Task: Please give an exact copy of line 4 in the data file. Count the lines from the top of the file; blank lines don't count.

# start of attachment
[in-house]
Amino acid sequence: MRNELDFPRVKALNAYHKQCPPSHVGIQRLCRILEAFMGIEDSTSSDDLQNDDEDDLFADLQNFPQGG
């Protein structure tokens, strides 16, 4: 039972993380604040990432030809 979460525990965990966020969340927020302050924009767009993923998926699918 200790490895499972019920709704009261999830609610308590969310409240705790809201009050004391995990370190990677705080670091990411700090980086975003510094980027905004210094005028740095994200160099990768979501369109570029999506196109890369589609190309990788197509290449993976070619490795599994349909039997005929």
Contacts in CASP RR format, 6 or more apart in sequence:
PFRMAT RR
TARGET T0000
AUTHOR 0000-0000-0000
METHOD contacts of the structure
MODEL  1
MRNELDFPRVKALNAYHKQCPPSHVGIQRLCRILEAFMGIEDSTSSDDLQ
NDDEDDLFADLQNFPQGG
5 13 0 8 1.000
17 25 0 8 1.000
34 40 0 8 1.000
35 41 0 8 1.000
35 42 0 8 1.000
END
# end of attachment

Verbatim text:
Contacts in CASP RR format, 6 or more apart in sequence: